## A story about Chinese, Bells and Injections : CPEU Wargame challenge

I wanted to share with you guys the little challenge I prepared for the Campus Party Europe. The wargame was organized by SecurityByDefault and took place during the last couple of days.

I was asked to prepare a cryptography challenge for it, and I delivered a little problem that became the level 4 challenge in the crypto category. The problem is based around RSA with 2048 bit keys and AES in ECB mode with 128 bit keys.

The idea was to give some real crypto instead of the typical break-classic-crypto or find-the-needle-in-the-haystack challenges. Of course, I am not asking you to factor an RSA-2048 modulo (well, I am, in a way...) nor breaking AES in a mathematical sense because that is not feasible nowadays. You have to find the trick ;-).

Want to challenge yourself? Give it a try!

I'll leave the challenge here, and the solution will be published in SecurityByDefault in some time. If you have questions or want to share ideas with me you can use the comments, but please do not spoil the solution for other readers!

These are the instructions:

Dear agent,

In one of our missions we have intercepted an email containing a file encrypted with AES in ECB mode with a 128 bit key. Together with the file there was what we suspect is the AES key encrypted with a 2048 RSA key, which we found to be as follows:

-----BEGIN PUBLIC KEY-----

MIIBIjANBgkqhkiG9w0BAQEFAAOCAQ8AMIIBCgKCAQEA6FJCdwpmaYxkSWFa1I9w

5f9/ScpFM0N9hTZ+GvOPMao1lI6zP5eI9xZKHdXDh1v4a2k72MyC4svL0Bz30bRR

72fLcpD6eQ7hAiTjcls3trw9U1banQ+6weBrsm/yQwPZBtPJZsgbGZp4ue8CKw+5

KOWC/AzgKVf2sWQhAfkug0qrRySe5AjCkdP86HLBRGkSMTf02kkoAHUDNkcgafTi

S0oOPuUVha54aEOjwDlhwhKh45TScegmFMTnqh1dpBYBH5tAgajkcGV1Gt7eUdCQ

l/uKQay+LlRcttQEQB1ZFsP2hhbpZnmzX3d0qeRCsZh0FLAi7gbwD6w93bYUGUPl

UwIDAQAB

-----END PUBLIC KEY-----The encrypted AES key is as follows:

19303a82cbc50a56dc22f9aafc554da2ea632e33bee1d33c35edb13269ba0fd2fa791744e86eda7fc1cb15433f1232f86a42afcd5470215ccf0d05096ce1b8f075e6dc45df74896345297fcc145a4765aeaea78babaa6441ead3a2e73b37931dc7c07d4e04b7115284c7c04c85a61c7e555194d0f4ee762d47a8aeec2efcd75ee45e3e6a65f876f9a67aa01016f3ce9552d8f0b50cc150c70333aa6ac3a4ac8860d2879cad8439566f0ffda32612cb75dd9c1b456a4e1828582f05932f495452f19d71f300f2f48b8c1f8cde1b1b8d8ada3f6ff506e10d5d18d91d61402bc36756a88196381ff795980eee932a179525264e3a968f0abe9edbe672560c41833a

Although it was a tough mission, our Operations team did a great job and was able to provide the following information on the target:

- It uses a cryptographic device that contains a 1024 bit modular exponentiation accelerator

- The device uses the same key for decryption and for signature generationIn addition, the Operations team modified the hardware used by our target and was able to collect a pair of RSA signatures over the same data. One of these signatures contains a fault injected thanks to our hardware modification, while the other one is the correct signature. These are the signature values:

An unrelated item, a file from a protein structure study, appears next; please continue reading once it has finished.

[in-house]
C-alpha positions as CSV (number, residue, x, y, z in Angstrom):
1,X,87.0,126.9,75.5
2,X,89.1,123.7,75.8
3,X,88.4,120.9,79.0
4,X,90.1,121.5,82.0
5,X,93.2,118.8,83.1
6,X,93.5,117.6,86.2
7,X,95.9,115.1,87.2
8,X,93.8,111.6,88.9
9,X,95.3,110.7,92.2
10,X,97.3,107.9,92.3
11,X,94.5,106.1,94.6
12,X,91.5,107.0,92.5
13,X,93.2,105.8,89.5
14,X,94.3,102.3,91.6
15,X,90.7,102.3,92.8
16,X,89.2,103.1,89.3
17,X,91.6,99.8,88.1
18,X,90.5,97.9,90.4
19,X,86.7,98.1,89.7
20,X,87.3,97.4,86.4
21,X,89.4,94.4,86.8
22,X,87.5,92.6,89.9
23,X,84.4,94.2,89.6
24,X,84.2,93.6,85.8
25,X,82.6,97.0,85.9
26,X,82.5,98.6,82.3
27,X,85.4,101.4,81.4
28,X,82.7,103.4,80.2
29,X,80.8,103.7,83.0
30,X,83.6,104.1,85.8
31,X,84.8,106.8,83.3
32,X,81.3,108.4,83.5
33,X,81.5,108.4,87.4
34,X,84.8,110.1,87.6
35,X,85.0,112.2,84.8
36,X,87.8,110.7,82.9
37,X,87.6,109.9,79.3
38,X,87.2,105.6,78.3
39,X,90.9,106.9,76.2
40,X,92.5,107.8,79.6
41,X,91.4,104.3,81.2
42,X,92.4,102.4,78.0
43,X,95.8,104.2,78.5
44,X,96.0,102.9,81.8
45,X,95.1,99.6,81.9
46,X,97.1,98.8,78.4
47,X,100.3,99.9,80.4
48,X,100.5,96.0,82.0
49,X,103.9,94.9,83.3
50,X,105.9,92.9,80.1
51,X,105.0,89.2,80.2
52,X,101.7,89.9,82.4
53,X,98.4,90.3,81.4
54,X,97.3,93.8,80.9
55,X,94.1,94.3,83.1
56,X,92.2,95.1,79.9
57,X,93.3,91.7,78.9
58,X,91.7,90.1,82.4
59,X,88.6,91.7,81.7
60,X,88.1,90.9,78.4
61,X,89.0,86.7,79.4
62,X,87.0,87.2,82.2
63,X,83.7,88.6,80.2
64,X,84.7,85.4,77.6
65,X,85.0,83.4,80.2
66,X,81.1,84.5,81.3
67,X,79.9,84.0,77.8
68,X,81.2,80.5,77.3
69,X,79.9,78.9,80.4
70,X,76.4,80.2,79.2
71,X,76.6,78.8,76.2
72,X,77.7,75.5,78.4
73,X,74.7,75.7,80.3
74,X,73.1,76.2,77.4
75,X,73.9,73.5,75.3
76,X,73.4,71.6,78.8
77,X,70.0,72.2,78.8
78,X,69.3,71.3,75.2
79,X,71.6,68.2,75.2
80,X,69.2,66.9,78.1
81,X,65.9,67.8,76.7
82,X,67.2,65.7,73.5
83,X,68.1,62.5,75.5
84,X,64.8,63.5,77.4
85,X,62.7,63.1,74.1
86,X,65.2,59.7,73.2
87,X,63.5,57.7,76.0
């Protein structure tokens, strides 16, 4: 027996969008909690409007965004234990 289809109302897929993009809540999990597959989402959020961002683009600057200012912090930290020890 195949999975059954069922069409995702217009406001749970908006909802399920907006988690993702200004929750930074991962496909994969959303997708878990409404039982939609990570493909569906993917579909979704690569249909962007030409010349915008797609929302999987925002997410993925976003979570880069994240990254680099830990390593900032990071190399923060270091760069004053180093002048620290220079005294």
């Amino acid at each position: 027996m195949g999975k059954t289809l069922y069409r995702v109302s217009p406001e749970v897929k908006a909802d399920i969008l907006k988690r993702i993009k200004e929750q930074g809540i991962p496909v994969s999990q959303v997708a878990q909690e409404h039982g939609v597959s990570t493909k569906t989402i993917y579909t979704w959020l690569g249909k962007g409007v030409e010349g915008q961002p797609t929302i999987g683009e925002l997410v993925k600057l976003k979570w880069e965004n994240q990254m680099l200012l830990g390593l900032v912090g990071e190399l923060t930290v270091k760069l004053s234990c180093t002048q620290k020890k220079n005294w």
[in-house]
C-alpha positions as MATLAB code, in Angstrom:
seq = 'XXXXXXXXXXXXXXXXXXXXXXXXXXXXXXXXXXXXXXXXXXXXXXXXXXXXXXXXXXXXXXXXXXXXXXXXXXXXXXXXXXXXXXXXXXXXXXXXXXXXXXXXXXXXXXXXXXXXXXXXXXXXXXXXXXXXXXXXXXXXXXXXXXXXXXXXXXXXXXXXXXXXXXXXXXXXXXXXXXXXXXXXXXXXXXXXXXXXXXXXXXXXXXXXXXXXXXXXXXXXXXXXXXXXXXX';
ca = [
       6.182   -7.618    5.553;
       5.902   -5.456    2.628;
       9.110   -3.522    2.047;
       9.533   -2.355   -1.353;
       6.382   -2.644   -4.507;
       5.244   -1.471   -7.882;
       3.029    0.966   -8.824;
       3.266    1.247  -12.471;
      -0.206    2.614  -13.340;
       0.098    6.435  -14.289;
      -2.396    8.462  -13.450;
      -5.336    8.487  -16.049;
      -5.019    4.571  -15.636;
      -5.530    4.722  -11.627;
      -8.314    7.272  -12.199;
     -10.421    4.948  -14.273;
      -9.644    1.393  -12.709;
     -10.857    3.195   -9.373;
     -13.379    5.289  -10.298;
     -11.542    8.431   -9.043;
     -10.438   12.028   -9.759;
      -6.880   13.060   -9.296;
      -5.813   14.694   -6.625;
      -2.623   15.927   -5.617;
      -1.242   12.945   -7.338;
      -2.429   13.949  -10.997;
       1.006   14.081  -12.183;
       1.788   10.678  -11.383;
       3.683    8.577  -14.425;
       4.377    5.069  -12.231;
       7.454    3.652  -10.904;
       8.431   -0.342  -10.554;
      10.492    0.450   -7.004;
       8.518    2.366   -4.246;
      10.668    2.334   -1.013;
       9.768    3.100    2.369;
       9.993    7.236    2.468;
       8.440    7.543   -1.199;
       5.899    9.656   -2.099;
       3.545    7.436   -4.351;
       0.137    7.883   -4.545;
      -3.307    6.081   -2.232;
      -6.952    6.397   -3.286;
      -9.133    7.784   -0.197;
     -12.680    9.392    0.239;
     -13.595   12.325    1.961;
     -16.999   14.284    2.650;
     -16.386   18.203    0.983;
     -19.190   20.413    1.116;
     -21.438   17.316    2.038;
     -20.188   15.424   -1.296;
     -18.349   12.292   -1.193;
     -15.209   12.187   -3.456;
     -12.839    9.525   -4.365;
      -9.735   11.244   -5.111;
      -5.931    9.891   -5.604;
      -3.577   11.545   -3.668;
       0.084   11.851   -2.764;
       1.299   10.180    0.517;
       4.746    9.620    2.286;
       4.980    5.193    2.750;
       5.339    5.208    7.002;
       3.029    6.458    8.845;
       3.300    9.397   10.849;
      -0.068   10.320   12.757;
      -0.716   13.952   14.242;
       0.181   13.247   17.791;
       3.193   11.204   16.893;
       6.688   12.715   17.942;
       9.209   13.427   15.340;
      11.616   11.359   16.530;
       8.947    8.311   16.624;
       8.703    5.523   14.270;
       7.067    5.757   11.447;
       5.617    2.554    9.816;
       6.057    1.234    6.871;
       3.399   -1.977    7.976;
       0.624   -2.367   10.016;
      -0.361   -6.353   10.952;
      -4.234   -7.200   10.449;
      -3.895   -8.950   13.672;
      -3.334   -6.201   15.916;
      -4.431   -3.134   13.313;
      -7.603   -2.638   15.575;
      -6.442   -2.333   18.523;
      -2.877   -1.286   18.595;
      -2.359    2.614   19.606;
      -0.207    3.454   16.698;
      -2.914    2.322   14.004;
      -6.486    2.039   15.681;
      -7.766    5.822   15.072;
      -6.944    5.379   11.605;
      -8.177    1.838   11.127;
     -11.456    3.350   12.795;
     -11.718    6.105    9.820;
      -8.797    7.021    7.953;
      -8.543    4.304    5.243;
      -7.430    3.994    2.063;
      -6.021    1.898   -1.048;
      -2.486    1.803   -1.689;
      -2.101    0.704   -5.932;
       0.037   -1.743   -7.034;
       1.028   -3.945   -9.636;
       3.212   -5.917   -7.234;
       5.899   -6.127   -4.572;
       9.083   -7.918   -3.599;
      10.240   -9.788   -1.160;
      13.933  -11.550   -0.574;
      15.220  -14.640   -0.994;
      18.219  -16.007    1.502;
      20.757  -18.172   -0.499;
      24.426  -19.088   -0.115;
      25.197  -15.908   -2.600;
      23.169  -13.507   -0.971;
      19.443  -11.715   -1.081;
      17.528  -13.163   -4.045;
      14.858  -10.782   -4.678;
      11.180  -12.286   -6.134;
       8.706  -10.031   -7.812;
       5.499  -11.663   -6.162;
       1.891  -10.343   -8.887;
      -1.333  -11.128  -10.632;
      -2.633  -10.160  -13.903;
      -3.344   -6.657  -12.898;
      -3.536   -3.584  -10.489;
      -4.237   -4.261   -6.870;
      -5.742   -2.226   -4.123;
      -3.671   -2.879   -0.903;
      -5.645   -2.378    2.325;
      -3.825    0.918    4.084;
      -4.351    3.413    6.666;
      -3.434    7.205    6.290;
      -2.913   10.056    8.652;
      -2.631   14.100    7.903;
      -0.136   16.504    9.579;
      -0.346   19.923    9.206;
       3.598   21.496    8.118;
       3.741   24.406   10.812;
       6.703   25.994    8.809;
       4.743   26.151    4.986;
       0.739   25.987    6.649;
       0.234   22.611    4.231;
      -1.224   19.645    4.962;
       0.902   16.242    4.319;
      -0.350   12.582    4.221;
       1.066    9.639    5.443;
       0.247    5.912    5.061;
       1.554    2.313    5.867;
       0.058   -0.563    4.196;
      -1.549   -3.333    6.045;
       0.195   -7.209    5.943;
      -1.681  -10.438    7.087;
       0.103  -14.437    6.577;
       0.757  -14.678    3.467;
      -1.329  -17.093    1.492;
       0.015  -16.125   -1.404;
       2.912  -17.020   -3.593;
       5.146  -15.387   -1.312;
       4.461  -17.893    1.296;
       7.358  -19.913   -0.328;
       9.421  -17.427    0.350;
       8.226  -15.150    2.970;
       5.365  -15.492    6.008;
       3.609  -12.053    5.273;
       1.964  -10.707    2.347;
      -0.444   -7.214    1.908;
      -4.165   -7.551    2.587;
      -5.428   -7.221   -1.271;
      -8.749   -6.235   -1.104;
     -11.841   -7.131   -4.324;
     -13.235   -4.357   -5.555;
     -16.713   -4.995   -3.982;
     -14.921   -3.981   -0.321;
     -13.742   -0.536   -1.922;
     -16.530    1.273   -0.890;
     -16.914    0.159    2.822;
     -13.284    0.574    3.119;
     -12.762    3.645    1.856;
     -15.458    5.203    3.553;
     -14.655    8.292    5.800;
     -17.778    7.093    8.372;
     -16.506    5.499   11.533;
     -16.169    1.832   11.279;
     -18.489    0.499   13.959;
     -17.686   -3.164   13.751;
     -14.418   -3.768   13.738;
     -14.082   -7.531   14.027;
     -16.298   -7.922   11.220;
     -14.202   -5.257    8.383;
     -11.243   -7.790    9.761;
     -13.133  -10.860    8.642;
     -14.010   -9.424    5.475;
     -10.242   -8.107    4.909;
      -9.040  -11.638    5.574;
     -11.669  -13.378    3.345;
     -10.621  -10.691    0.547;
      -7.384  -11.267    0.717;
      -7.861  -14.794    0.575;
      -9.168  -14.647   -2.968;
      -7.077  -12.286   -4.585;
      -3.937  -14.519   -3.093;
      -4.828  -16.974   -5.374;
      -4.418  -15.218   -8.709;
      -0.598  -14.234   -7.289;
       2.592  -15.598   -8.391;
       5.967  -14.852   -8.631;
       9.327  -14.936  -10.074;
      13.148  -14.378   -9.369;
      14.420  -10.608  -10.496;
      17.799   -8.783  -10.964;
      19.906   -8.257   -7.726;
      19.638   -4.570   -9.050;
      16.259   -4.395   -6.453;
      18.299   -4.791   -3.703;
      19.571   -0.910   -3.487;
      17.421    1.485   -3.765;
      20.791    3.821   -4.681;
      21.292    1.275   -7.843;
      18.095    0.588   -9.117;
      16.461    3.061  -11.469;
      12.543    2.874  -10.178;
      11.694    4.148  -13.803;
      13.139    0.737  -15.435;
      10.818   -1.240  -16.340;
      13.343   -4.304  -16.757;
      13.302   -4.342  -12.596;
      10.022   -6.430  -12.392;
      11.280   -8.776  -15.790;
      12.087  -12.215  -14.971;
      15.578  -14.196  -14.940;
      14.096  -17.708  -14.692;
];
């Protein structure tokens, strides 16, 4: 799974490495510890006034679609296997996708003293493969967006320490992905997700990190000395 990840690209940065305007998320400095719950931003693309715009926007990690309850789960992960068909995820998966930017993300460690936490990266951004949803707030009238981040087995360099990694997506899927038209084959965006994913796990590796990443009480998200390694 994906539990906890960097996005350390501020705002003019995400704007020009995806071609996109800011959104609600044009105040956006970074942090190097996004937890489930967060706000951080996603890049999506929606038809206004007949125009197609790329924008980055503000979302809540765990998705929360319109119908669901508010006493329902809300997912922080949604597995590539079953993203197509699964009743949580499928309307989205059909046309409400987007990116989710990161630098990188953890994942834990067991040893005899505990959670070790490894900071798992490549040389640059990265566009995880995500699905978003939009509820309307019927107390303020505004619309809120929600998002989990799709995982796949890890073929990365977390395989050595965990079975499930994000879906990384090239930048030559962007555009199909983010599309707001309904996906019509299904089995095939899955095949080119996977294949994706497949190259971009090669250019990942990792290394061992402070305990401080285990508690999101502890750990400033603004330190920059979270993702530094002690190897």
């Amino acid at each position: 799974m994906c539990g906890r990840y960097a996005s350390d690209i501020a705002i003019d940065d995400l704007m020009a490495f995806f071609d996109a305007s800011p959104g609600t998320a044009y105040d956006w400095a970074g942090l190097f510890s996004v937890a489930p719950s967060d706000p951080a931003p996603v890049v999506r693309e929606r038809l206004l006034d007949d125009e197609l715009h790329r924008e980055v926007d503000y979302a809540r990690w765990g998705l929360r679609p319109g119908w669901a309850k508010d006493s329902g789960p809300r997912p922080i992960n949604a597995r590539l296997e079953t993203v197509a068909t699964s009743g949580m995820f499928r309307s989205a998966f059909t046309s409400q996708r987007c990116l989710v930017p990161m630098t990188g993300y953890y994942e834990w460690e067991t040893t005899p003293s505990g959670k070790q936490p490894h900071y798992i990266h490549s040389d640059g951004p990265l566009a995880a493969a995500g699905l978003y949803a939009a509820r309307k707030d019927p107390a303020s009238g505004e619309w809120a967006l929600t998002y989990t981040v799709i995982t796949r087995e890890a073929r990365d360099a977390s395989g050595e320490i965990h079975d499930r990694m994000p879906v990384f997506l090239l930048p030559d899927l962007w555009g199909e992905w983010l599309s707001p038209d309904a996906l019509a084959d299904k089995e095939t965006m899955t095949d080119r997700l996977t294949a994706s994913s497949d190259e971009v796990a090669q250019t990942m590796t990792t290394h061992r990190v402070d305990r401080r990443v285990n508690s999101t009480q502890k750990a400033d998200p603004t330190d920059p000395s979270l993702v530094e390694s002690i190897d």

S1:

3ae81964c8ecf1524b47c42cb0ecd2a3b6768dccd55960d7ff0a998f839b8c312a2cd821c270ae961777dd4dd50aa631fe823a8afd914911adf69c1c6cfda3b3aed01dad372cfdd6e9f63a4cc39e1a455cbfd04dea72bf07c4790d5fec469198ce28113d6d38a7baced9d3c3695ab27cbc5ab434aa8d2b5f53f66a383e079ddaed485d4a2b446e410eafcadbba9f159494c28c4a19fd416dff90f8c141e96d8260f8e6e0901832e31899c48ce0cbdae6a24595a19a01e490c87e7b48860e09006920d8ef7384217358c6db90638d6e8cbc795a091240f24105d8f3b27fe4b98fe9a507e00590b4cded41777b1b8967b0f752231e0e856b8f0132bde30a6e082eS2:

391e0340e5931a202012572ddacad877e5af3a1d846b70c1e64e3041f9ac0a3c7e8f82621df908eadca44fe777a6b1c799610be829e13ca233982fd268034addb5a79fa19f984631fdf3a61d32fc75ed77176c7a0b719504e804076dca66f10111aa124a7efe743ada75dda2ec53f3c28882a7724928685918261739f960a3648aa3eadc426181aa146a8ba0ff20f1c53de2113e0196af09595dc2ad1a0fe12096ff681f61363044615a7f72edf1f8c6531055e66c1e5f4498434c731d2308fecae46c779379ea3d7d7a5f1c2a0efeb5bc1b8a4af4fb21fce1dae943c27043e86642b3b1e6b889a31e7c4bc01bc2ebae4dc8432344532567d1d3df8b9bcafcbfUnfortunately, the team was not able to obtain the private RSA key nor decrypt the AES file. It is critical for the mission to obtain the contents of the encrypted file. Your task is to obtain the contents of the AES file.

Good luck!

PS: All RSA operations are RAW operations. This means no padding, just modular exponentiation. For keys smaller than the modulus, the padding is null (i.e. zero bytes).

And the file encrypted with AES can be found here.

AnonymousApril 18th, 2010 - 11:54

Hi,

Thanks for thie chanllenge :). But… where is the encrypted file?

DavidApril 18th, 2010 - 19:08

Hi,

Two things…

1) Is supposed to have access to the encrypted file? This would help.

2) The 2 signatures are about the same data, but… There are obtained using the AES encrypted file, or a specific text?

Thanks,

David

Eloi SanfèlixApril 18th, 2010 - 19:13

Hi David,

Sure, I forgot about the encrypted file although you don’t really need it till the end. I’ve just uploaded it to http://www.limited-entropy.com/docs/encrypted.aes .

I’ll update the post. Thanks!

With respect to the signatures, they are exactly signing the same data. It’s just some data completely unrelated to the AES key or AES file or anything. That’s the key, it’s the same data but one of them has a fault and was computed in a wrong way.

Cheers,

Eloi

vierito5April 18th, 2010 - 21:43

Great challenge! I’ll post my solution in a couple of days, so people can try it first.

Eloi SanfèlixApril 18th, 2010 - 23:31

@Anonymous , sorry man, your comment went into the Spam queue and didn’t see it till now. Now the file is linked on the post ;-).

@vierito5 Thanks!

Eloi SanfèlixApril 20th, 2010 - 08:02

As you can see from the trackbacks, vierito5 his write-up with the solution of the challenge.

He solved it during the wargame, just out of curiosity, did anyone solve it from here? 🙂